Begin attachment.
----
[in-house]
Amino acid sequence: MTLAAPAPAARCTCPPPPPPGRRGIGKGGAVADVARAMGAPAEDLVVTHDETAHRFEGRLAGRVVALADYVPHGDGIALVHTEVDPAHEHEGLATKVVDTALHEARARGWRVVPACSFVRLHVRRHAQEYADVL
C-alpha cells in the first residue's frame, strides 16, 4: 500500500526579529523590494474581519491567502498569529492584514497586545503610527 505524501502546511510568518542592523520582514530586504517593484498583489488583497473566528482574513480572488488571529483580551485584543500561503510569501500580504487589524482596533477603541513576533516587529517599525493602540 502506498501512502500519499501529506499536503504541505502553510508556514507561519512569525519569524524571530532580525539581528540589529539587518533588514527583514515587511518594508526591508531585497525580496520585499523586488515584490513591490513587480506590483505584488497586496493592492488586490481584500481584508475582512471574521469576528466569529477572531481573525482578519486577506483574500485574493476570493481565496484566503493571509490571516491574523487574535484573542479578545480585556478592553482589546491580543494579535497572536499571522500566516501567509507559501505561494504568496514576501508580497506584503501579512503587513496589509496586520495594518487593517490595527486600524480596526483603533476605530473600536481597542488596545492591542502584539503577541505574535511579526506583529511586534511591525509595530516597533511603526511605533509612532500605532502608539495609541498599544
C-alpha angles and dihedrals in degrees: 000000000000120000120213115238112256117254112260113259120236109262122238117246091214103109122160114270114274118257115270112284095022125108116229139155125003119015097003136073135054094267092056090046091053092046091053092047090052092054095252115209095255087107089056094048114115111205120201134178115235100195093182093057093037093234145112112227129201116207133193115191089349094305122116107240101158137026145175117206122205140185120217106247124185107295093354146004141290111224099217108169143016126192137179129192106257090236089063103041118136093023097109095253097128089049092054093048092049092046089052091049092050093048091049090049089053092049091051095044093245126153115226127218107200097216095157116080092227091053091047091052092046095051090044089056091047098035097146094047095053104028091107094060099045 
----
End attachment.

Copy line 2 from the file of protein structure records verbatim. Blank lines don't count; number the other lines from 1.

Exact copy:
Amino acid sequence: MTLAAPAPAARCTCPPPPPPGRRGIGKGGAVADVARAMGAPAEDLVVTHDETAHRFEGRLAGRVVALADYVPHGDGIALVHTEVDPAHEHEGLATKVVDTALHEARARGWRVVPACSFVRLHVRRHAQEYADVL